The Element Encyclopedia of Witchcraft: The Complete A-Z for the Entire Magical World - Judika Illes 2005
The Horned One and The Devil
This is the story: Poseidon, Greek Lord of the Sea, sent an amazingly beautiful white bull from out of the ocean to King Minos of Crete with instructions for Minos to sacrifice it to him. Minos had good intentions but that bull was so incredible he didn’t have the heart to kill it and so substituted another, less magical, bull for the sacrifice.
Poseidon wasn’t pleased. He punished Minos by causing Minos’ wife, Pasiphae, to develop an overpowering lust for the bull. She persuaded the master inventor Daedalus to build her a lifesize, hollow model of a cow in which she was able to hide and consummate the relationship. She conceived and bore a child with the head of a bull and the body of a boy. He was called Asterius, the Minotaur, which means the Bull of Minos. Minos was horrified and embarrassed.
In other Greek myths, unwanted sons are exposed in the wilderness or put out to sea in barrels, sometimes together with their sexually transgressing mothers. Not the Minotaur: Minos’ solution was to build him his own underground domain, the labyrinth.
According to the Greek myth, the Minotaur lived within the labyrinth in total isolation and was never permitted to leave.
The labyrinth was a maze: the Minotaur who dwelled within knew it inside out but others who entered allegedly never came out. At some point, the Minotaur was placed on a diet of fresh meat. People were sacrificed to him: forced to enter the labyrinth where death awaited.
This sacrifice was locally unpopular; Minos found another solution. Following a dispute with Athens, the Athenians were forced to send seven young men and seven young women to Crete every nine years to serve as sacrificial offerings.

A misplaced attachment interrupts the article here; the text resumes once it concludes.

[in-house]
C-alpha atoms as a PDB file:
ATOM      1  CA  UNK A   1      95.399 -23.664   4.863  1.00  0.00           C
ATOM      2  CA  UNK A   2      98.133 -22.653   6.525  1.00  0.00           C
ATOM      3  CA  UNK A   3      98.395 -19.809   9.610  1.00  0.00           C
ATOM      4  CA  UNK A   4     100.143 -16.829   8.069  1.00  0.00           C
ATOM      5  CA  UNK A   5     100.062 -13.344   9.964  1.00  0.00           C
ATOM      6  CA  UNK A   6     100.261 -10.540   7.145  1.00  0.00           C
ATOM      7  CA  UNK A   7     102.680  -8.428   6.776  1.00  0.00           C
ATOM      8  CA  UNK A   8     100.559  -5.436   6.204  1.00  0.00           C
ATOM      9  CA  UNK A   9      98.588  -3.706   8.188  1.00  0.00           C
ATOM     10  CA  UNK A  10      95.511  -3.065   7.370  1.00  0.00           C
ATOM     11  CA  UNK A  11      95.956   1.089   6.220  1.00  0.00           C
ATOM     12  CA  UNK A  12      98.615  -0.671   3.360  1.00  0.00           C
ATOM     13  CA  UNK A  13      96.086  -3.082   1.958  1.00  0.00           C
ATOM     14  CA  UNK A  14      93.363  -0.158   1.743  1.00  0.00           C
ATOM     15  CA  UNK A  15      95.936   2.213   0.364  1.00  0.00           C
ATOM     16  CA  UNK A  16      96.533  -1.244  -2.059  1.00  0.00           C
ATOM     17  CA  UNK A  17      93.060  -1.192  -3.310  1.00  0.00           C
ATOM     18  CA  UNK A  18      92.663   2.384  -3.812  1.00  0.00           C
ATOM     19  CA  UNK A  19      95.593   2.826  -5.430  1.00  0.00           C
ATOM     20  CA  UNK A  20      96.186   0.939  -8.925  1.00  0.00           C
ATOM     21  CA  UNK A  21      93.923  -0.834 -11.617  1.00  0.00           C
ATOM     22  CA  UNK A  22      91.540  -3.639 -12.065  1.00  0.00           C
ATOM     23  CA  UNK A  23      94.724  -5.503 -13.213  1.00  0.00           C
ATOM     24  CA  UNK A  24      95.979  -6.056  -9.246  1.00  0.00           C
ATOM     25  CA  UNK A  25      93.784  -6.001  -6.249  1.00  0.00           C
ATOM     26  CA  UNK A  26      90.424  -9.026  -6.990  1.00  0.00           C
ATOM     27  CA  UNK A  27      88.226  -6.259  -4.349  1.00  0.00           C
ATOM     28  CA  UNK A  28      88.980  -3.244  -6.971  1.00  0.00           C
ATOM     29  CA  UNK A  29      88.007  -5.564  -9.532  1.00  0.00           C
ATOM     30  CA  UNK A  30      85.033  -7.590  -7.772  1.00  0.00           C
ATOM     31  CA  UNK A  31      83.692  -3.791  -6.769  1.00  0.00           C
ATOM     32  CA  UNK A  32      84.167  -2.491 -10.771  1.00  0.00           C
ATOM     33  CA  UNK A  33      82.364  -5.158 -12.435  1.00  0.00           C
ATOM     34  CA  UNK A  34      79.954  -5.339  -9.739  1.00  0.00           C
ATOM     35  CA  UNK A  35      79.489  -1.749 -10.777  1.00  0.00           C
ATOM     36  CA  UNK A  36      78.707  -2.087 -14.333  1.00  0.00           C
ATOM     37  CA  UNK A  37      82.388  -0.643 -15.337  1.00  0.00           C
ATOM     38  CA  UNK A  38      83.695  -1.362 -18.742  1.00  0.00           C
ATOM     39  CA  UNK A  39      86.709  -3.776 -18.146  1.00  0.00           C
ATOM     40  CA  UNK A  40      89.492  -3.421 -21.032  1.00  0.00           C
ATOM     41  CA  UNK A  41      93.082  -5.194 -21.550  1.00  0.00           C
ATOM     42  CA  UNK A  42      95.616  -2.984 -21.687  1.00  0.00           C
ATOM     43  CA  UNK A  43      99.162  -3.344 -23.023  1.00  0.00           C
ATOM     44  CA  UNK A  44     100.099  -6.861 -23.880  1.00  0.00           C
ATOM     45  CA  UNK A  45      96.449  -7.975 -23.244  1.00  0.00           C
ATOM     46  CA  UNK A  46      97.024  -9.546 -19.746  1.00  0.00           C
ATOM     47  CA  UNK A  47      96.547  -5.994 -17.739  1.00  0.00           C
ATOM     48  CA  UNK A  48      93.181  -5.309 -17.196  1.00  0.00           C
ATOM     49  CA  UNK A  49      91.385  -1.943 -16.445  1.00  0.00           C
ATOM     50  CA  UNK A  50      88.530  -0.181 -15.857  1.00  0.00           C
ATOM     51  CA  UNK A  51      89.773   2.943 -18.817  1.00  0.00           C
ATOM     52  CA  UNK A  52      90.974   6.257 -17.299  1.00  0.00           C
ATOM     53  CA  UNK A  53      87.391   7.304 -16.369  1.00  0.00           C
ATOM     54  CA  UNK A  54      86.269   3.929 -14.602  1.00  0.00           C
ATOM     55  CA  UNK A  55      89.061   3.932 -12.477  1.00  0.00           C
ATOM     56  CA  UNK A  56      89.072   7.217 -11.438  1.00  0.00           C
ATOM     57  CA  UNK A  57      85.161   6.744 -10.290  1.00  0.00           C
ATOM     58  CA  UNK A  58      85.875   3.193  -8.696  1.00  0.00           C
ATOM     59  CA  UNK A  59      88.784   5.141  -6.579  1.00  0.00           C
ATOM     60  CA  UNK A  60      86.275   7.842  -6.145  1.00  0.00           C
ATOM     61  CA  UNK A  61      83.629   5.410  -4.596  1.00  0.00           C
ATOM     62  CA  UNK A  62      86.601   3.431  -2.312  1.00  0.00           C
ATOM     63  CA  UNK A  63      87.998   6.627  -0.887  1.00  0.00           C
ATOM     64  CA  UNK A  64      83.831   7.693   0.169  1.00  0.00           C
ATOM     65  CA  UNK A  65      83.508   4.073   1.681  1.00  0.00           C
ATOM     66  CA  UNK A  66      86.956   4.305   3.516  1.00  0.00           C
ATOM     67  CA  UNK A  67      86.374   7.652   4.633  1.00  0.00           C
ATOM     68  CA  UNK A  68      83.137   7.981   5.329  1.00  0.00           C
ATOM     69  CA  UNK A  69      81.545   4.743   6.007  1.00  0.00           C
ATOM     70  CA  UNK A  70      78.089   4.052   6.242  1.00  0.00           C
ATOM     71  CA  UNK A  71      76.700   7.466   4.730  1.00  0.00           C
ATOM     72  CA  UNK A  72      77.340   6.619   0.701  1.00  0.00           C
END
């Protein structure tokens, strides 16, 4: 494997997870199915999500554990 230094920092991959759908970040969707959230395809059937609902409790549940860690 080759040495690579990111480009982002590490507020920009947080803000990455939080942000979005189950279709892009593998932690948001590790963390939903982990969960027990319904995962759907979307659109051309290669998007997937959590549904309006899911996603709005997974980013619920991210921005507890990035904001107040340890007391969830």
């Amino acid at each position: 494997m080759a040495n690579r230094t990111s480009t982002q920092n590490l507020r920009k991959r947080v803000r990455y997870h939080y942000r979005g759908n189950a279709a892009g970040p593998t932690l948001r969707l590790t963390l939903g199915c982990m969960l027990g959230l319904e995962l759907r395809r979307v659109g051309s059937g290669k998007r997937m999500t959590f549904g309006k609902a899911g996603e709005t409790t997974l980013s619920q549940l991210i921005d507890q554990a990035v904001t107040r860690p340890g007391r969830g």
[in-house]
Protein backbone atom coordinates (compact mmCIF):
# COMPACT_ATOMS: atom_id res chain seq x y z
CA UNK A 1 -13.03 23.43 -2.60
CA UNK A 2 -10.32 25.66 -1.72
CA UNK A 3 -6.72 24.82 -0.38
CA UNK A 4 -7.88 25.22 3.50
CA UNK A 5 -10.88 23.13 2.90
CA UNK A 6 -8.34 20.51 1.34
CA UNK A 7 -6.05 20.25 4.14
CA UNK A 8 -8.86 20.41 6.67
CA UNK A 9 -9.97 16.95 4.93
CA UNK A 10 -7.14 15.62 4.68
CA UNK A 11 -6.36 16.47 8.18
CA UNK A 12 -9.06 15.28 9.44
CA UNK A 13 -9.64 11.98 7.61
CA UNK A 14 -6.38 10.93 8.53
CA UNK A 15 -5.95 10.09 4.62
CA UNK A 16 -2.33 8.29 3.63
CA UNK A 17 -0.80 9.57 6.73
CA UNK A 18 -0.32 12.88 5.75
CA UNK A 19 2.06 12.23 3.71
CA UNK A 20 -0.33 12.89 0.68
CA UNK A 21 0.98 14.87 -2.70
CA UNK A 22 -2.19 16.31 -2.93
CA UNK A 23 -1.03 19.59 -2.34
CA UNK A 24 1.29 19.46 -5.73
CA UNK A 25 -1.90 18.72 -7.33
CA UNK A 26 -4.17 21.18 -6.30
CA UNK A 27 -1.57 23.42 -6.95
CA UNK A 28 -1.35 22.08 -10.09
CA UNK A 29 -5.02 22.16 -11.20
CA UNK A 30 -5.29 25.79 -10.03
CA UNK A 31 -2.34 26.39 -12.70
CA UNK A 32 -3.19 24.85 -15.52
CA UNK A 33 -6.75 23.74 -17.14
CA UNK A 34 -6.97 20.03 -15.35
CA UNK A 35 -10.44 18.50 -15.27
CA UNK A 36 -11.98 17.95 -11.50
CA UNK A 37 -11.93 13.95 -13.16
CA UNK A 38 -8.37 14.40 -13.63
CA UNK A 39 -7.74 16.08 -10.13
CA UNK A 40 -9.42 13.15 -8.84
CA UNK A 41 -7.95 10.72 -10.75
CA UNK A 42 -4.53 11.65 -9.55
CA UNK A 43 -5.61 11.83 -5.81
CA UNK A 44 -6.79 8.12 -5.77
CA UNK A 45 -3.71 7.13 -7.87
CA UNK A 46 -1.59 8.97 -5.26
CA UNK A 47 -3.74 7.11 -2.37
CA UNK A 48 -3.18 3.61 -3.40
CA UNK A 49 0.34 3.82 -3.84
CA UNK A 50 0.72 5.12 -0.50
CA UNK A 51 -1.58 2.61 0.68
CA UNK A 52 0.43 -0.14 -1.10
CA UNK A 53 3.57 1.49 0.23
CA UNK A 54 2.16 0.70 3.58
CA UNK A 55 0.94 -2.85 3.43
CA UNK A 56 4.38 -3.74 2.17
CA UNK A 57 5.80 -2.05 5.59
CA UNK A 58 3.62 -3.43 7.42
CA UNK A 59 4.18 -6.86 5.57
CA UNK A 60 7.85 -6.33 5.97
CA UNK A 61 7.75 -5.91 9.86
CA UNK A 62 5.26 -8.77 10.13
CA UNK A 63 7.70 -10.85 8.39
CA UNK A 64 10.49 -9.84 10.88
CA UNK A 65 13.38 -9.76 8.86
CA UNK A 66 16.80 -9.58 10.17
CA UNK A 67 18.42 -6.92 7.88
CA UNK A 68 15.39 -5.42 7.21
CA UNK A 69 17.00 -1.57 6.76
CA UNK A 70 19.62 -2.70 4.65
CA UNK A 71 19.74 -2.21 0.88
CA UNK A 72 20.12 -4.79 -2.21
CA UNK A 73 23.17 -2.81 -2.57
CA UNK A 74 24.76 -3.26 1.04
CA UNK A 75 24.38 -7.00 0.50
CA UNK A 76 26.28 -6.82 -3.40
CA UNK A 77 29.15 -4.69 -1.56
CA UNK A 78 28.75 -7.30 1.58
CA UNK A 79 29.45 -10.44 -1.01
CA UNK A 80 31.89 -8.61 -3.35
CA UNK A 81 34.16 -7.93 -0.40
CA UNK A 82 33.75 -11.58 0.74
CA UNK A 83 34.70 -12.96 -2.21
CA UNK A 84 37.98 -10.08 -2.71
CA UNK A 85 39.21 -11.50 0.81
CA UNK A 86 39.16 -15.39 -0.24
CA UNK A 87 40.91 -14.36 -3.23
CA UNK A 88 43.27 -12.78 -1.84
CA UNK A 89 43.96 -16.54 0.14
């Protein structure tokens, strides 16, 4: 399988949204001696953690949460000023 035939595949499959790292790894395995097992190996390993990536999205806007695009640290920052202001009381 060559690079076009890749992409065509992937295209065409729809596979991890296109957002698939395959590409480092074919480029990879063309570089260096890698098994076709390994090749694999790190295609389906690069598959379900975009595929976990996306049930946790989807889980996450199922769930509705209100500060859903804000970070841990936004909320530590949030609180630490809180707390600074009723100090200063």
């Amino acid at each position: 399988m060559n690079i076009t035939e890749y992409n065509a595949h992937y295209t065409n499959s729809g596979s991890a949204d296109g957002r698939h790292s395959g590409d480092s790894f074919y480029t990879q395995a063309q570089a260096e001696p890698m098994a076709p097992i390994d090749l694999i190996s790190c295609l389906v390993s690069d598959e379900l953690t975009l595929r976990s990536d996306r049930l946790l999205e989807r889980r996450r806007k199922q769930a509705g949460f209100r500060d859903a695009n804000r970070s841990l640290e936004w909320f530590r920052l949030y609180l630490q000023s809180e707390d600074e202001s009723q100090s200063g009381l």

Theseus, son of the King of Athens, vowed to end the shipment of Athenians to Crete. He volunteered to be among the sacrificial youths. In Crete, he meets and seduces the Minotaur’s beautiful sister, Ariadne, a high priestess. In love, she vows that Theseus will not die and with help from the inventor Daedalus who, in essence, was responsible for the Minotaur’s conception, forms a plan that enables Theseus to battle with the Minotaur, kill him, and escape from the labyrinth.
The Minotaur is usually portrayed as diabolical and blood-thirsty; he is a consistent feature of books devoted to Classical “monsters.” However, the story is an Athenian story, told from an Athenian perspective: the hero is the man who kills the Minotaur. It is, however, the only surviving story: accepting it at face value is akin to accepting stories about witches told from the perspective of the Inquisition.
Whether or not there was an actual living, breathing Minotaur in Crete, there was a labyrinth. Archeological remains survive in the palace of Knossos in Crete. The palace is a vestige of Minoan civilization, the pre-Hellenic people who once ruled Crete. Little is definitively known about them. Their writing remains undeciphered. Even their true name is unknown: historians named them Minoan after King Minos.
Much of what is known about the Minoans is gleaned from artwork and artifacts.
Bulls were a significant part of their culture: images exist of youthful acrobats joyfully vaulting over bull’s horns. The Minotaur existed too, but apparently not as a scary monster: his image adorns Minoan coins. Minoan religion seems to have centered on a female divinity associated with snakes and a male divinity in the form of a bull. Clues that the Greek myth of the Minotaur is about spiritual conflict rather than merely killing a monster derive from the identity of the women in the tale, powers in their own right.
Pasiphae, the Minotaur’s mother, is the sister of Circe, lending this tale of animal transformation a different aura.
The name of Ariadne, his sister, indicates “Holy One.” She is believed to have originally been a Minoan goddess and would eventually become the beloved wife of Dionysus, another deity identified with bulls.
See DIVINE WITCH: Circe, Dionysus.